Cincinnati -- A birthday "surprise" of sorts for Augustus, the first emperor of Rome -- known for his defeat of Egyptian queen Cleopatra and her lover, Marc Antony has been uncovered at Troy by an excavation team led by University of Cincinnati archaeologist Brian Rose.
This Tuesday, Sept. 23, marks the 2,060th anniversary of Augustus' birth. Just in time to celebrate this ancient milestone, Rose's team has uncovered a sculpted head of the emperor, measuring slightly larger than life. Still in near-perfect condition, the marble Augustan had lain buried for 1,500 years until members of Rose's team, Cem Aslan, a former UC graduate student from Turkey, and William Aylward, UC graduate student in classics, unearthed it in late July.
"Too bad we didn't find it in August, the month named after Augustus," said Rose, who is a native of Marietta, Ohio. "That would have been a nice touch."
Rose, author of a book on Roman imperial portraiture published in 1996, recognized the marble face as Augustus immediately because of "his hairstyle, which almost always has two pincer shaped locks over his right eye, plus the shape of his nose and the lines of his forehead," Rose said. The head of what probably was once a more complete statue or bust looked like it was carefully buried outside a Roman theater called the Odeion. Rose, UC associate professor of classics, speculates that the statue once adorned the theater.
Troy is most famous as the fabled site of the Trojan War, which, according to legend, took place centuries earlier, during the Bronze Age, but Rose and his team concentrate most of their energy on the Greek and Roman periods at Troy, which the Romans called "Ilion."
Since 1988, Rose has worked at the site, which is located in modern-day western Turkey, in partnership with Troy excavation director Manfred Korfmann of the University of Tubingen (Germany).
Augustus (63 B.C.-A.D. 14) was a great-nephew of Julius Caesar, who adopted him. He was born Gauis Octavius or as modern historians call him, Octavian. Octavian's reign as Roman emperor began in 27 B.C., and he took the name Augustus ("the Exalted"). His reign was regarded as a Golden Age of Latin literature and an era of civil peace and prosperity.
He is known to have visited Troy in 20 B.C., probably to strengthen his claims that he was descended from Troy through Aeneas, who was said to have fled the burning city of Troy and made his new home in Italy. Rome considered its roots to be Trojan.
Following Caesar's assassination in 44 B.C., Octavian's mother had urged him to flee further east, but he returned to Rome, gaining support from Caesar's old soldiers. He, Marc Antony and Marcus Lepidus formed a ruling triumvirate, but eventually Mark Antony and Octavian divided the empire between the two of them. Octavian defeated Antony at Actium in 31 B.C. and Egypt in 30 B.C.; afterward Antony and Cleopatra committed suicide.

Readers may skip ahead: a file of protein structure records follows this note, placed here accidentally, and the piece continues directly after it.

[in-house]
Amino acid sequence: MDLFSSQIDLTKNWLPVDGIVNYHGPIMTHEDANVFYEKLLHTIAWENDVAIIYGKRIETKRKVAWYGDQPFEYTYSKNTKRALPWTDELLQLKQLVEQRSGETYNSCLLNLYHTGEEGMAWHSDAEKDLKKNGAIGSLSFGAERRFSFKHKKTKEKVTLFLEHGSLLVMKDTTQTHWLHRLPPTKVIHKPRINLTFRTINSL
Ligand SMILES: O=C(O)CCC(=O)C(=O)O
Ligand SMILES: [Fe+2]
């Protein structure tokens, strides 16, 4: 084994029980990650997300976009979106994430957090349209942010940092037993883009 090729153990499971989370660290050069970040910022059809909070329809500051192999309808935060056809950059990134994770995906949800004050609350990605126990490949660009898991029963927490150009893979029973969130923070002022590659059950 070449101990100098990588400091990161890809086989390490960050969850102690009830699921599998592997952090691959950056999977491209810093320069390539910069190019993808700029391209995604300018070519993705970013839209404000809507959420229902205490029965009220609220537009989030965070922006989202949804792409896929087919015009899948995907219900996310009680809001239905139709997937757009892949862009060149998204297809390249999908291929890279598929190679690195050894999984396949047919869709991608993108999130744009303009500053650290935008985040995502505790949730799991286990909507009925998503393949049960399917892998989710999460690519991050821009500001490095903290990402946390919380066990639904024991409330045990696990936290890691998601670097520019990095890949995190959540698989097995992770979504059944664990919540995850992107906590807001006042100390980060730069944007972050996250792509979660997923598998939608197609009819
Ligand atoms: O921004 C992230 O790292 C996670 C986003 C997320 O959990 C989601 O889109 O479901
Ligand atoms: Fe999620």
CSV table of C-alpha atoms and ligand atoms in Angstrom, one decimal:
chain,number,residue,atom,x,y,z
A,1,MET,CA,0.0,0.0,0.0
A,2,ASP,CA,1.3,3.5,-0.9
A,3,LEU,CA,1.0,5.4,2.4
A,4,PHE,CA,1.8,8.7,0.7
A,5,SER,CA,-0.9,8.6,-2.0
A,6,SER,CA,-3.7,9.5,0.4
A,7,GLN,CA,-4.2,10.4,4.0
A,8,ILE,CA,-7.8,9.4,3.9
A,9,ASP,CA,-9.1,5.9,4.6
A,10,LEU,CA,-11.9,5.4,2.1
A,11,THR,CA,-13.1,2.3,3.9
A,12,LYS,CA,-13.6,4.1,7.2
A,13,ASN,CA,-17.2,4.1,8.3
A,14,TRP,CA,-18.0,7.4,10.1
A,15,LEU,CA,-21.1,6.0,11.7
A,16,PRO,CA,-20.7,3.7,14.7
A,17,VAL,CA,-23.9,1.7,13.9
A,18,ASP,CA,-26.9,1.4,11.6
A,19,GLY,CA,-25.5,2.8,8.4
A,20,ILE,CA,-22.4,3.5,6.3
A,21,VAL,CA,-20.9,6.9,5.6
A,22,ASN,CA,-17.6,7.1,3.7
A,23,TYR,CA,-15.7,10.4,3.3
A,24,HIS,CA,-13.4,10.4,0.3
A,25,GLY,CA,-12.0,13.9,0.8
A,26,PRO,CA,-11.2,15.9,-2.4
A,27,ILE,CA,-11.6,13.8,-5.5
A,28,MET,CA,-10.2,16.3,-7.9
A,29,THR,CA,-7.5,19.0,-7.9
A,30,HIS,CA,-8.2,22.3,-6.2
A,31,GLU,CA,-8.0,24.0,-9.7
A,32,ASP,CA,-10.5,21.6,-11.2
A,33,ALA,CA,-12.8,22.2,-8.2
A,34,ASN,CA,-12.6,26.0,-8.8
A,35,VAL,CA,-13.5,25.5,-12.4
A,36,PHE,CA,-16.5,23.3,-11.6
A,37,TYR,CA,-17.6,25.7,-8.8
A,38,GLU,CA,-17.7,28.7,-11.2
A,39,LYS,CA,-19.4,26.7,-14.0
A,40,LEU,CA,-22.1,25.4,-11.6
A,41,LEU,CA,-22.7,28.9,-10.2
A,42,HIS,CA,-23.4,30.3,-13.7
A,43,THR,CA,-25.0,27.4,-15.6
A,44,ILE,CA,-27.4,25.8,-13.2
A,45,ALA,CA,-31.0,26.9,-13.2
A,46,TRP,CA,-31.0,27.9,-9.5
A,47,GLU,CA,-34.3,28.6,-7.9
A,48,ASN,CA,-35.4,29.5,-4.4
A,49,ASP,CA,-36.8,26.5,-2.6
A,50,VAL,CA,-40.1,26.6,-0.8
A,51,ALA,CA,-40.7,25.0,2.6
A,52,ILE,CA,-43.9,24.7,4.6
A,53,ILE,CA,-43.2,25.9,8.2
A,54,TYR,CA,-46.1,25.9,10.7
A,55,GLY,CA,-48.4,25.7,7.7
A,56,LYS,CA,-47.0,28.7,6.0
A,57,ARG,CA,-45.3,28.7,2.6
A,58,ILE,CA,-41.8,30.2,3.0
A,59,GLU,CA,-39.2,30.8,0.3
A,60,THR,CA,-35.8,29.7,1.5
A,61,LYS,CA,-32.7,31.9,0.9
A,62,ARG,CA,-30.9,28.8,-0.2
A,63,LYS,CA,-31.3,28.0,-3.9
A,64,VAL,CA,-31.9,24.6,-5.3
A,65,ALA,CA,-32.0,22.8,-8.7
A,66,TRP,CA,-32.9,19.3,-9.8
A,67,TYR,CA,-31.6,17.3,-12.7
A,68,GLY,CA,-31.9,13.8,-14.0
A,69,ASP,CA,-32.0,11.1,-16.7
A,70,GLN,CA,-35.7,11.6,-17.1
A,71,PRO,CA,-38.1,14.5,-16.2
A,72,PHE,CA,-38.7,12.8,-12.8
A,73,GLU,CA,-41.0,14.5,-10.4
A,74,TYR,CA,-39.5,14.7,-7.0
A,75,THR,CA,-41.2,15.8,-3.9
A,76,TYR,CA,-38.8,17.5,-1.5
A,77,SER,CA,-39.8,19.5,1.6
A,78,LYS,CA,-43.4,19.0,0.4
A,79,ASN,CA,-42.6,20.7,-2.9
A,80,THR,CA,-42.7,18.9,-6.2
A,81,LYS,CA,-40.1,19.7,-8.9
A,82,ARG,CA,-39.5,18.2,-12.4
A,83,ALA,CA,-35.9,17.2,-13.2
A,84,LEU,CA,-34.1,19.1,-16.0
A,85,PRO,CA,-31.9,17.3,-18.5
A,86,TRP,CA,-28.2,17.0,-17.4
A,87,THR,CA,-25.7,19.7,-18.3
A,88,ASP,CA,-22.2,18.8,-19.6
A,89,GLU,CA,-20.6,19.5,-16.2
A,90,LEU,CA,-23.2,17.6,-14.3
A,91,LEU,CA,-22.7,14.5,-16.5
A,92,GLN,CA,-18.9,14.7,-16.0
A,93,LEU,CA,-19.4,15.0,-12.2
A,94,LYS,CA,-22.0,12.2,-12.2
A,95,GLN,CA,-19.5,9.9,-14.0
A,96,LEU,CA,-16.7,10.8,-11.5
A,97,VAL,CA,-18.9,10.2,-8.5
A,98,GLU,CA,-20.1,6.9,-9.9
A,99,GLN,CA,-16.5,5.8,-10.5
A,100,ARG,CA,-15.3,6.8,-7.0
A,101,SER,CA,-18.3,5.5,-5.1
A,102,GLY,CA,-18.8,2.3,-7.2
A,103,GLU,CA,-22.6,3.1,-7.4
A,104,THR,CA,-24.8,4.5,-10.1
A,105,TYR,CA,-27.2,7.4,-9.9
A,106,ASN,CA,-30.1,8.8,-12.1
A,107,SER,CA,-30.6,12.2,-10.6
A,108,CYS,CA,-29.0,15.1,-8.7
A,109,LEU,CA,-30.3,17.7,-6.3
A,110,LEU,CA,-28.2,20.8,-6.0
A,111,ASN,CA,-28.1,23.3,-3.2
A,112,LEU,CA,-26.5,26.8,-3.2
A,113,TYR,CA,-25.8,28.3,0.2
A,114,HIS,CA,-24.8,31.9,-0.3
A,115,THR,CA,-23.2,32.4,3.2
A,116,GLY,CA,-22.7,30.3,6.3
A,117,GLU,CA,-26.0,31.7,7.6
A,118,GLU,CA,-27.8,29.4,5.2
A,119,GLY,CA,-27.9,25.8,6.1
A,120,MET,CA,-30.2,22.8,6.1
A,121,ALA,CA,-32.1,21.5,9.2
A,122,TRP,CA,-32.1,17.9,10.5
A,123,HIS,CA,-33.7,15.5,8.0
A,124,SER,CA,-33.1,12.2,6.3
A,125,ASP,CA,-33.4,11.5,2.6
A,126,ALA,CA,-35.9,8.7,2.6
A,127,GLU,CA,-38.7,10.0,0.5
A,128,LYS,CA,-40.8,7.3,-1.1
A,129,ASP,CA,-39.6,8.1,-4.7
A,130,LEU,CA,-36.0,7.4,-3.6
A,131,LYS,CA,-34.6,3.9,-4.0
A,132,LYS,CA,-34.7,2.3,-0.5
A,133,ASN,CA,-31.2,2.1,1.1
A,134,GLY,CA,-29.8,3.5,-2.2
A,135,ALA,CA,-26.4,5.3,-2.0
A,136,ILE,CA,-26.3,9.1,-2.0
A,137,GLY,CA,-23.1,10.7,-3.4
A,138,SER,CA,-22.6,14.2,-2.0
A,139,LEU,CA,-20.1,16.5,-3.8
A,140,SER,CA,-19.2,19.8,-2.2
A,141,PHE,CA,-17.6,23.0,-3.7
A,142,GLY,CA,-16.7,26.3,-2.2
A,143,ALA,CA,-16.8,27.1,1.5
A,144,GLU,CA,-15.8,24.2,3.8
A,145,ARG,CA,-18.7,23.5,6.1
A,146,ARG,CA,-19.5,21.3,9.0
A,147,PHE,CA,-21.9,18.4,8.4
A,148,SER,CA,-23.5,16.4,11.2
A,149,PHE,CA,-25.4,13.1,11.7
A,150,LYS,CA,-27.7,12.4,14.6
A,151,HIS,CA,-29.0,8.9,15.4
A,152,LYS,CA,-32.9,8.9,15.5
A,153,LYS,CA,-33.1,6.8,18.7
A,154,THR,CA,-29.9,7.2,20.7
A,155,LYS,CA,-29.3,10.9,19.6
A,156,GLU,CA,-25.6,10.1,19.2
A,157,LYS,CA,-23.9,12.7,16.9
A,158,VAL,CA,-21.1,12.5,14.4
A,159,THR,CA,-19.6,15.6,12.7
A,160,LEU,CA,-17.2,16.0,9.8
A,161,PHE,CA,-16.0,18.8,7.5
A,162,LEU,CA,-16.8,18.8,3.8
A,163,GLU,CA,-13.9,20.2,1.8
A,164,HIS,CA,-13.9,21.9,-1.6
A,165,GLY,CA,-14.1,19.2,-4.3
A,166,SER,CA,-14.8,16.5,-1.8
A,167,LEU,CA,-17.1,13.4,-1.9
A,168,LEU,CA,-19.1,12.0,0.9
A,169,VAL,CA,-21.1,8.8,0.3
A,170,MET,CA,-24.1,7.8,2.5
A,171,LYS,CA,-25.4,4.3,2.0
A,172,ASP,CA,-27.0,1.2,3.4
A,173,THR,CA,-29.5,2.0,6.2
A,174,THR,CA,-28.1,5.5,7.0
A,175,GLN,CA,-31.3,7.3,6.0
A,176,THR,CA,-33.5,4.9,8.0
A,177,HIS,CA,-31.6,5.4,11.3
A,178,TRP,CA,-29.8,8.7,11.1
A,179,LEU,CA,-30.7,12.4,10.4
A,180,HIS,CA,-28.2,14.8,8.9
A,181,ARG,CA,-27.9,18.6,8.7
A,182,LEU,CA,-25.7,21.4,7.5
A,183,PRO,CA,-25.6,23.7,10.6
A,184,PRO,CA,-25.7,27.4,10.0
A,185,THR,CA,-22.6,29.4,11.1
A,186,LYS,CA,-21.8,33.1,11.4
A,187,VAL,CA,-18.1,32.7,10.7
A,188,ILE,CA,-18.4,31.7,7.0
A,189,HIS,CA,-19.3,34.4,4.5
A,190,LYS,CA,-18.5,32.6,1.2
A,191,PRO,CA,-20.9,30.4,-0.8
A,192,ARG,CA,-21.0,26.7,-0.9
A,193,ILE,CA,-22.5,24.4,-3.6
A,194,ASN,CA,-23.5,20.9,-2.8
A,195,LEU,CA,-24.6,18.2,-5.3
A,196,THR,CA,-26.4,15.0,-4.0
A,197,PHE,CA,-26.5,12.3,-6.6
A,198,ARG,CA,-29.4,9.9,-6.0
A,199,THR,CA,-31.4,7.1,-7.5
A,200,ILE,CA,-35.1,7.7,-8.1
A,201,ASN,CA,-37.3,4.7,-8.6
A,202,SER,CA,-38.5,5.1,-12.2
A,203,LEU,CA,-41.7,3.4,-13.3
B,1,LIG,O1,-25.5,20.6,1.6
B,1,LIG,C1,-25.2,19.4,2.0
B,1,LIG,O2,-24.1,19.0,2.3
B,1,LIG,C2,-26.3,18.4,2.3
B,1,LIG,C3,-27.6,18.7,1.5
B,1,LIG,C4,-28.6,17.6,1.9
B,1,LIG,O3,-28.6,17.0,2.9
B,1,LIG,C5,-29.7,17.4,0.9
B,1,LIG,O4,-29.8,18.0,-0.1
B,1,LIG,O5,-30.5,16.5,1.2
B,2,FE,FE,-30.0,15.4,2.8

In the popular film, "Cleopatra," Augustus was played by Roddy McDowall. Augustus also showed up briefly in the well-known television series, "I, Claudius."
The sculpted image found by Rose will be exhibited in the Canakkale Museum about a 30-minute drive from the site of Troy. The Turkish government has announced plans to construct a new museum near the entrance, which Rose said will allow the antiquities discovered at Troy to be viewed in their original context. The area around the site of Troy also has been designated as a national park, Rose learned this summer. "This will help to ensure that the archaeological remains in the vicinity will be preserved for generations to come. Otherwise, there would be rampant construction of vacation homes along the coast and this construction certainly would have destroyed many antiquities before they could be discovered and studied."
Among other significant finds this summer at Troy, according to Rose, are:
* Important evidence that Troy once had an extensive wooden fortification network unlike any other discovered so far in the Bronze Age (about 3000-1000 B.C.). This find, coupled with previous discoveries of a wide defensive trench and stone walls, shows that the city had at least three major points of defense, Rose said. "This certainly demonstrates the sophistication of Troy's defensive system during the late Bronze Age." However, the fortification wall cannot yet be linked to and does not prove a Trojan War occurred, Rose warns.
* The wooden network included a wooden palisade, which formed a protective south boundary outside Troy's citadel. A parallel series of postholes undoubtedly held support beams for a sentry walk behind the wall, Rose said. Cuttings in the bedrock also provide evidence of an entryway measuring approximately three meters.
* An electrum coin (made of a gold and silver alloy) dating to the late fifth century B.C., the earliest coin found so far at Troy.
* A series of ovens for casting bronze, datable to the fourth and fifth centuries B.C. The channels into which the molten bronze was poured are similar in shape to modern-day tennis racquets. "None of us has ever seen anything like this," said Rose. The ovens indicate industrial activity in the sanctuary area.
* The first Christian discovery since the current excavations began, a bronze reliquary probably dating to the 13th century A.D. The container for relics, shaped like a crucifix, had been emptied when the graveyard in which it was located was robbed.
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